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Old 22-01-2013, 21:03   #16
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Re: Teak and Holly Sole

Tony, you honestly would of been better of using marine grade plywood instead of cabinet grade which doesn't have any anti water properties or chemicals in the panel at all. If it gets damp at all it will mold and mildew and eventually the glued layers will seperate because it is not made for the marine enviorment at all. Thats why it is called cabinet grade. It's basically sanded paint grade they make if you aren't going to stain birch or oak cabinets. Even the .5 mil ply on boats from the factory is marine grade weather it is used on the upper cabinetry, bulkheads or teak and holly fake cabin sole. You may be better off using interlux bulkhead gray on the bottom of your panels and thin the first coat a lot so it soaks into the ply and seals it a little. The banding you put on should keep the veneer from being caught and lifted by a shoe or whatever, so that was a good idea. You may even want to keep that edge a little higher just so a shoe edge can't get to the veneer and tear it by accident.

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Old 23-01-2013, 19:04   #17
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Location: Presently in Rogersville, Al
Boat: Mainship 36 Dual Cabin
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Teak and Holly Sole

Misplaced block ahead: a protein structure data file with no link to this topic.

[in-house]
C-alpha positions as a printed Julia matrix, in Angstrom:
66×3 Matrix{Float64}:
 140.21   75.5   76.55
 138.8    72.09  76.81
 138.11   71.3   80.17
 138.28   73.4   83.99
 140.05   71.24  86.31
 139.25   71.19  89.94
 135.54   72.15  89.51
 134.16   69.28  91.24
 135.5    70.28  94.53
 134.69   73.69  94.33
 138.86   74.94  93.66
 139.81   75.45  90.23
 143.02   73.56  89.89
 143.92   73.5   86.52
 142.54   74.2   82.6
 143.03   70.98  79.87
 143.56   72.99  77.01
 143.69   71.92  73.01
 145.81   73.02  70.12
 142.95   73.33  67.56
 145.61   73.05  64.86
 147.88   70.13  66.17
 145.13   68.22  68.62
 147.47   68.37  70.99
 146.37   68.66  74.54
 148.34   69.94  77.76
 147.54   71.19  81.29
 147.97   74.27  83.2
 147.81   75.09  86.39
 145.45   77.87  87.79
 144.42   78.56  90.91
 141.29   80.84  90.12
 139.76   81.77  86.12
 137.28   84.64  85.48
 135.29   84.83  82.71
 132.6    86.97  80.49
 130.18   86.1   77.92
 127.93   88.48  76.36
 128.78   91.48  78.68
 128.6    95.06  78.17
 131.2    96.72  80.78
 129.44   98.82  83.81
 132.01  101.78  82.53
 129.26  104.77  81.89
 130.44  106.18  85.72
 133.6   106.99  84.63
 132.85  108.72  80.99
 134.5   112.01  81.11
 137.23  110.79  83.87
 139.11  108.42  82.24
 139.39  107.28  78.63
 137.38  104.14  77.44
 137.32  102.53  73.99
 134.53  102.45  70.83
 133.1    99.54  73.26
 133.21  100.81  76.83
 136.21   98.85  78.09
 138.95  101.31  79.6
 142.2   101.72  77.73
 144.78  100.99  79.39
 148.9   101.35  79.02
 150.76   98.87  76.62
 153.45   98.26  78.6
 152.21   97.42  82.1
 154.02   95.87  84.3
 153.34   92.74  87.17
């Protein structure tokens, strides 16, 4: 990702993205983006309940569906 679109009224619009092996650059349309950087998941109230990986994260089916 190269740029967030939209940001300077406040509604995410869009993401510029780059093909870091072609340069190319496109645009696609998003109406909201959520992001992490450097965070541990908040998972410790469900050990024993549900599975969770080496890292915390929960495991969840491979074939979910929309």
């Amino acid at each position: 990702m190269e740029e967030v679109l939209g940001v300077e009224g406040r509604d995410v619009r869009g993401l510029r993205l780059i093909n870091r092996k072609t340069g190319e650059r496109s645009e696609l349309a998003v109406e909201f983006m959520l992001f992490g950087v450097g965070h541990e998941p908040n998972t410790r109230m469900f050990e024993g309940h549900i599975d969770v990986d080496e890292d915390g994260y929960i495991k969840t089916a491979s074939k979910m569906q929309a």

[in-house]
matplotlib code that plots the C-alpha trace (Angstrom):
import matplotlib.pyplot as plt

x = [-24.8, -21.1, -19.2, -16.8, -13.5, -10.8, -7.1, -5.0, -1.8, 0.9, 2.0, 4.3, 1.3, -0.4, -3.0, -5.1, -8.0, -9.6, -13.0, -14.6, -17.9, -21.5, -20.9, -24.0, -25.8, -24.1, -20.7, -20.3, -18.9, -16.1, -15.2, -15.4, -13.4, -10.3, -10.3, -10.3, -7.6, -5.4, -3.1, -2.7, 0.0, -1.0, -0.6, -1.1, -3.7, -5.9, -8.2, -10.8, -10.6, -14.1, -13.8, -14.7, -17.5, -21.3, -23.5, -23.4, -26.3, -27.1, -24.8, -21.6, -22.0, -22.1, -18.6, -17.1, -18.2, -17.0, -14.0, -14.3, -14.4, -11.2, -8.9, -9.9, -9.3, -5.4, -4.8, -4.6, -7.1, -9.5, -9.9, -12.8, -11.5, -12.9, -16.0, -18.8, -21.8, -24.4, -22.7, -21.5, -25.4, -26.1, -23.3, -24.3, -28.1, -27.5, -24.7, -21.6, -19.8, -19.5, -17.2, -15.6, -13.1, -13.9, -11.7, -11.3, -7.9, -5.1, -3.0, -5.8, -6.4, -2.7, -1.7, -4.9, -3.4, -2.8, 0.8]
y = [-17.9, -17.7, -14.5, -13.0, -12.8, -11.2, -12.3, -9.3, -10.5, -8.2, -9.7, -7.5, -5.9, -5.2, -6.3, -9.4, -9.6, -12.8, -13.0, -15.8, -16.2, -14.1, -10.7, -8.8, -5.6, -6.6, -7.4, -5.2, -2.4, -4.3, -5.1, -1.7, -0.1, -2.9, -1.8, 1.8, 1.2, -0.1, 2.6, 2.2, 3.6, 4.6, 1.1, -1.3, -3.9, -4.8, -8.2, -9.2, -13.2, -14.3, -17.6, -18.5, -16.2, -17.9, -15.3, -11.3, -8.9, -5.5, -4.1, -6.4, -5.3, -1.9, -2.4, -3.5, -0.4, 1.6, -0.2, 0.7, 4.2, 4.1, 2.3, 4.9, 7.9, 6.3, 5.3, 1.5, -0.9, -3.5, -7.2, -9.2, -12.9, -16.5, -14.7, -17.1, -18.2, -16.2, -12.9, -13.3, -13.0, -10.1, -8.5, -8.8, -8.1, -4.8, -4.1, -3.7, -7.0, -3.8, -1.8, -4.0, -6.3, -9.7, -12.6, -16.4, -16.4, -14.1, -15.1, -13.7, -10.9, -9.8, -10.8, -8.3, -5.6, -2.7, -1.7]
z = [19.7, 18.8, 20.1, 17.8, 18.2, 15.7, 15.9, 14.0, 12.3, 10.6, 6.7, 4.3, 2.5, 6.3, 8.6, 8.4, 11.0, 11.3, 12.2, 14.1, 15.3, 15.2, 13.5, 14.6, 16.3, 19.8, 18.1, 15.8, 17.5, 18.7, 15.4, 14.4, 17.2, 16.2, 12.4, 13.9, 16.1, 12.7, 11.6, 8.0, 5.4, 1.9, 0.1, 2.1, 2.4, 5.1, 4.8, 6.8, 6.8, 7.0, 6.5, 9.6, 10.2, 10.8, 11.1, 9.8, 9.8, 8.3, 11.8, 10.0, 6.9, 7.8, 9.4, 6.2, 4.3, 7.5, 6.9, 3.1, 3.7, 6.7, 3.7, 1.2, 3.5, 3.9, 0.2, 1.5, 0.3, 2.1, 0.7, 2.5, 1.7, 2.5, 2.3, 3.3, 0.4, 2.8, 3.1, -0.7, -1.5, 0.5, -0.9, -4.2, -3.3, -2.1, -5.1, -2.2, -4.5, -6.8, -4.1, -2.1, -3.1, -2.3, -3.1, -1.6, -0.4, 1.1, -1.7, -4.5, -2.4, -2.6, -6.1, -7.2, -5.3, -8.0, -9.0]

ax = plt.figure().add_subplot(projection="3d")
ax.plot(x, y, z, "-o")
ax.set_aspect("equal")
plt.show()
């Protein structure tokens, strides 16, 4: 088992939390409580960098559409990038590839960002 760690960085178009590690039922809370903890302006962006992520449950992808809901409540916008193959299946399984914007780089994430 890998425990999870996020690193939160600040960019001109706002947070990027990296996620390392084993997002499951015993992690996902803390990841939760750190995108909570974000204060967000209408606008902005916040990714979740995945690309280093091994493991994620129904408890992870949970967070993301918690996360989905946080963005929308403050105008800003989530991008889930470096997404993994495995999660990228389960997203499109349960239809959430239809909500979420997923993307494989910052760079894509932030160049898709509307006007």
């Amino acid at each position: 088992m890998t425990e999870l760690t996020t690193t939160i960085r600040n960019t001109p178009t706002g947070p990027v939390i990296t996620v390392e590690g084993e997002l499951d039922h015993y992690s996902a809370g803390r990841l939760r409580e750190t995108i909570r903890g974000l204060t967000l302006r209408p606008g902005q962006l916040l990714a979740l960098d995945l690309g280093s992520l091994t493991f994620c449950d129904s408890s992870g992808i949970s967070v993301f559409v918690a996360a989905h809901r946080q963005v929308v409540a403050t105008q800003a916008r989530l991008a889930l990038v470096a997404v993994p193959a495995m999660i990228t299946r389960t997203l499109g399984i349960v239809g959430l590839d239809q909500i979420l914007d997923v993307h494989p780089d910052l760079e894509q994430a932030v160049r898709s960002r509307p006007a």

I went to Sherwin Williams with a sample piece of T&H plywood. I heard so much about waterbase products recently, and in the past I was never impressed so I figure its time to give it a try again with the newer technology and all. I had some acrylic brushed to about a 3" wide strip across the stripes and another 3" strip adjacent to it. Almost immediately, I came to the realization that I still was unimpressed with the 'look' of the acrylic. The oil based poly looked so much better that the acrylic was not even in the ballpark.
After that I drove down to a marine supply house and played dumb, which incidently, is not much of a leap for me. I asked them what the 'pros' used on interior decks. They, meaning more than one person, told me that most of the pros in the area used several coats of marine varnish and finished it off with a coat of acrylic finish such as Defthane for a harder surface. The logic was that the varnish gave it the amber glow and the top coat of acrylic gave it a harder surface. This made absolutely no sense to me. The first thought that came to me is that I would make this analogous to placing a sheet of glass over a sheet of foam to make the foam harder. I think that if I were to walk on it the glass would break.
After all of this, I think I am going to just go ahead with a good oil based poly floor finish. This will give me the amber and the protection. The only drawback is the longer drying time and I think I can live with that.

The reason I chose cabinet grade plywood was for several reasons. One - was the slightly lighter weight. My best guess is that the original boards were floor underlayment ply and these are heavy. These boards are relatively heavy and unweildy especially if my old wrinkled ass has to remove them to get to the engines in rough weather. Two - there are no voids in good quality cabinet grade plywood and this would give me an excellent surface for epoxying the 1/4" teak banding strips. Cost was not a factor in this decision.
I plan on painting the bottoms first with an acrylic to seal and protect the wood while using a non flamable product. This underside surface area will also be covered with a sound proof/flame proof material. Not sure which one yet. BTW, this too will add more weight to the boards.
The edge trim is slightly proud of the surface for the added protection as you mentioned.

Mainship 36 DC - 1986
Retired and Full Time Cruising the Eastern U.S. inland Waterways
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